On 4/11/2019 9:21 AM, Karl Miller wrote:
>   While not totally pertinent to your note...I am reminded of the Everest release of Grofe's Atlantic Crossing. The original release was on a London LP When released on Everest, it was at least a half step sharp...50 versus 60 cps? At any rate, the Everest release made the narrator sound like a cartoon character...which was not all that inappropriate as the story line was pretty ludicrous.

It probably wasn't a line-frequency issue; 60Hz is 20% faster than 50Hz, 
which is more than 3 semi-tones, which would have sounded ludicrous.

> This is not tape drift- a problem encountered on old tape masters- the Ampex
> 350 was prone to this problem- when splicing together the end  of one eel
> with a segment from the beginning of another or if done on two recorders
> should they have been running at slightly different speeds..

Which they usually were;  Ampex 350s (and 355s and non-servo AG-440s) 
would notoriously run at different speeds at the head and tail of a reel.
I encountered this issue of the Folkways LP "Music and Songs of Norway"; 
every track was a different speed. Fortunately, a lot of them included 
background 50Hz hum, which I was able to use as a reference. The record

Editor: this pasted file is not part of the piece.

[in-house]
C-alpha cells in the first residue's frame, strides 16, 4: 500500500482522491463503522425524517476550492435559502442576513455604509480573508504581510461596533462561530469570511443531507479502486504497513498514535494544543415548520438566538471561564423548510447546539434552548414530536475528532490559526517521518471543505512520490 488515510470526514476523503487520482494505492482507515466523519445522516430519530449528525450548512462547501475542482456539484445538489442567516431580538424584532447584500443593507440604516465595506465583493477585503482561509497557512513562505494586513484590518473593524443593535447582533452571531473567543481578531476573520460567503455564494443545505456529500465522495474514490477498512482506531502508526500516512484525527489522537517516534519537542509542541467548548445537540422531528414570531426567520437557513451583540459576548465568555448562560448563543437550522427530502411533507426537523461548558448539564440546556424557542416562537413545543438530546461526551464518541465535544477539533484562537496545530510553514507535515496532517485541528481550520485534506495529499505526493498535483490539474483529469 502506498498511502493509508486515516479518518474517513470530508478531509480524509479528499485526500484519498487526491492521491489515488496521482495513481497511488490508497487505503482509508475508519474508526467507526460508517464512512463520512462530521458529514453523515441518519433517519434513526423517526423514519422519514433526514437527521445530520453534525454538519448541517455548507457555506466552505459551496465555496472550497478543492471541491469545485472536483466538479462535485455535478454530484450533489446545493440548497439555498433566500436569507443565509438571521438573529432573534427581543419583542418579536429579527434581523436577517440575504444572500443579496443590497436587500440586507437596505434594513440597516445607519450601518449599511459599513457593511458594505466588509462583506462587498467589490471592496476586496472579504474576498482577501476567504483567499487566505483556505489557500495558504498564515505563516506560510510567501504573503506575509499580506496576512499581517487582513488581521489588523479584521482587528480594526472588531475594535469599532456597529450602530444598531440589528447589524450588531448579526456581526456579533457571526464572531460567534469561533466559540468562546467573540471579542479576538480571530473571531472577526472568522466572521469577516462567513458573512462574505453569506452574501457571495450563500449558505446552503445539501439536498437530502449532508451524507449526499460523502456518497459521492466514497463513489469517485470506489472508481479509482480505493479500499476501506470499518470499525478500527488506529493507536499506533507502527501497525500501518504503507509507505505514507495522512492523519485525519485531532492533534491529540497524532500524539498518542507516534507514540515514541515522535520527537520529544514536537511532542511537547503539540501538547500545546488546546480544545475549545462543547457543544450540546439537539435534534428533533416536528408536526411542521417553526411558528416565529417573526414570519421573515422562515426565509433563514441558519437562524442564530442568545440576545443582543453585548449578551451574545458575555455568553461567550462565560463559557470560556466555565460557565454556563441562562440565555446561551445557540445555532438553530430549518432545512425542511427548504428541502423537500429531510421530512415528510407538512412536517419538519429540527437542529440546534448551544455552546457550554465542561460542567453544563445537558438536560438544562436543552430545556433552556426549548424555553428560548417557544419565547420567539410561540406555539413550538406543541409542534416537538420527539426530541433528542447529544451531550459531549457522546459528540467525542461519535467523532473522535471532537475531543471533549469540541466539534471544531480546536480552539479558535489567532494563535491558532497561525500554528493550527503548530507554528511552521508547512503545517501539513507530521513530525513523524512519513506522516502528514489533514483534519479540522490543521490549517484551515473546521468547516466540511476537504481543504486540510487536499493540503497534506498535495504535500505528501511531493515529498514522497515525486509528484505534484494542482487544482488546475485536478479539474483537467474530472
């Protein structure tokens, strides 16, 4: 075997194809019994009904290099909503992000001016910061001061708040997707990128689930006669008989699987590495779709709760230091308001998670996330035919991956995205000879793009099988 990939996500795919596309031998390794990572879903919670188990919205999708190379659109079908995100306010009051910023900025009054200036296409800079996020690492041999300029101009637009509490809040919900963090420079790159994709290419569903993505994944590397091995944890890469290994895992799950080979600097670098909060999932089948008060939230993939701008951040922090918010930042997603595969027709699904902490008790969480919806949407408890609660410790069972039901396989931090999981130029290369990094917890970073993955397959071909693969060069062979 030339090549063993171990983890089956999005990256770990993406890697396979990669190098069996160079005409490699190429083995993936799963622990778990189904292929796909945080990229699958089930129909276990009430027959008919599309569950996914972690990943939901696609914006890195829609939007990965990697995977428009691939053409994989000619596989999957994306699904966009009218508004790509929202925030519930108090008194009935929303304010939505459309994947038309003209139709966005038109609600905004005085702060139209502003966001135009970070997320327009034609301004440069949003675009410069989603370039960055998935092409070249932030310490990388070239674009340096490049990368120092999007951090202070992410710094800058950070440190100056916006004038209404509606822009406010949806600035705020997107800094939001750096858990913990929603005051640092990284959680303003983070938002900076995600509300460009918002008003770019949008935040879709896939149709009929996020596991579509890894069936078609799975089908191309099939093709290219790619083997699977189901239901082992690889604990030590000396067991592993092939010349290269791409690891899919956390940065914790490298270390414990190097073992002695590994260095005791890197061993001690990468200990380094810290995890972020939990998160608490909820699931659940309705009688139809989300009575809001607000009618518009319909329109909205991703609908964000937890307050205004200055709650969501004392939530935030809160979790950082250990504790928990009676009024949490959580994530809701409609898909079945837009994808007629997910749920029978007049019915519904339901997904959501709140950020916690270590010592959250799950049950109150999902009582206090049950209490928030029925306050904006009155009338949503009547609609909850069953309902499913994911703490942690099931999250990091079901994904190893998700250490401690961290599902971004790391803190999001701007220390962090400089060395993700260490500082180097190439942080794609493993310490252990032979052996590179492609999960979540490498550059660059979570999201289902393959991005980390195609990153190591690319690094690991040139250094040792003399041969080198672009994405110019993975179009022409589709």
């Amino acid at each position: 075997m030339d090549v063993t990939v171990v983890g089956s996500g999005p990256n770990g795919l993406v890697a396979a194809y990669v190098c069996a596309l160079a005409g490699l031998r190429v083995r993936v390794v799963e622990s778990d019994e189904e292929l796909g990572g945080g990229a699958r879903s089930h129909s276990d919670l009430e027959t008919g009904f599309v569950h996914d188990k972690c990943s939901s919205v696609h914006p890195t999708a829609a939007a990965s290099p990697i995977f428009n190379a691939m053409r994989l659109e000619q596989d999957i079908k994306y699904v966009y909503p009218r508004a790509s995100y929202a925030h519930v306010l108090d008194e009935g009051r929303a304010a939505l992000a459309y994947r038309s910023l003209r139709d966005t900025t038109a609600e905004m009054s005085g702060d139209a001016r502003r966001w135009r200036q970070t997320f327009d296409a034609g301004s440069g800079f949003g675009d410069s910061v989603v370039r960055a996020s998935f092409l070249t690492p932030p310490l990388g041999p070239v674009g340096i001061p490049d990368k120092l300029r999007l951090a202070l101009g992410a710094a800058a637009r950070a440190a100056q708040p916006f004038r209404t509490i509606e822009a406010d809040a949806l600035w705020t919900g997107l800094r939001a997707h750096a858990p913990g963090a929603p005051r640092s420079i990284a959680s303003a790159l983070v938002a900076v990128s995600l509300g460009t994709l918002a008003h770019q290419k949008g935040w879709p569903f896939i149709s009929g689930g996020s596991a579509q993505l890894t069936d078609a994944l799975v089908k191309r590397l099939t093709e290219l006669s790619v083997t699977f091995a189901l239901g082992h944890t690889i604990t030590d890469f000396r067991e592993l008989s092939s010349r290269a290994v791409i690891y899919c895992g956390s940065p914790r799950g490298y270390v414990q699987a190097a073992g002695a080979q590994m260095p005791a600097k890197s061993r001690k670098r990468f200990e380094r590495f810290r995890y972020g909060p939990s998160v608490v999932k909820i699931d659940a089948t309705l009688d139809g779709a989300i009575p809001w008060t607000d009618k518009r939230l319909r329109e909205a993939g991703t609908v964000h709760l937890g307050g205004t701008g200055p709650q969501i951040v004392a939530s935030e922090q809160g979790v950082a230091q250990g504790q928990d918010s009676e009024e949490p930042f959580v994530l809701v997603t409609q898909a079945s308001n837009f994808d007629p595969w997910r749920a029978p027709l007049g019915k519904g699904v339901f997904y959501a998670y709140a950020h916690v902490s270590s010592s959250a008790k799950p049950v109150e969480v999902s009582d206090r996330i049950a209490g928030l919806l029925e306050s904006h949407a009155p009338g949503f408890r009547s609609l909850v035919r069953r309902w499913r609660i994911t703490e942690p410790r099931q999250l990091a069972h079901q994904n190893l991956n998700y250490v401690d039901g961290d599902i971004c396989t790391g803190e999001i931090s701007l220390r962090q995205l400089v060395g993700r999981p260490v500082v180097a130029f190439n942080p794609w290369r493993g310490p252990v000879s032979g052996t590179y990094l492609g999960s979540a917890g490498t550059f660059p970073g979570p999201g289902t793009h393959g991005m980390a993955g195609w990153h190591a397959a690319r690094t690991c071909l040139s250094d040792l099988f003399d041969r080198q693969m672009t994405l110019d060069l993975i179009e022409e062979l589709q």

sounds a lot better with the speeds corrected.

I had a similar problem with the Vanguard LP "Mississippi John Hurt's 
Greatest Hits", which was actually a live concert recorded ay Oberlin 
College. I'd always thought this was one of Hurt's more lackluster 
albums, as if he was having an off-night. I found some 60Hz hum on that 
recording, which turned out to be significantly slow. I assume that the 
recorder which captured the original performance (it belonged to the 
campus radio station) was running a little fast, yielding proportionally 
slow results on Vanguard's cutting-room playback decks. When I corrected 
the speed so that 60Hz was really 60Hz, the performance was similar to 
what I heard on Hurt's (post-"rediscovery") studio albums.


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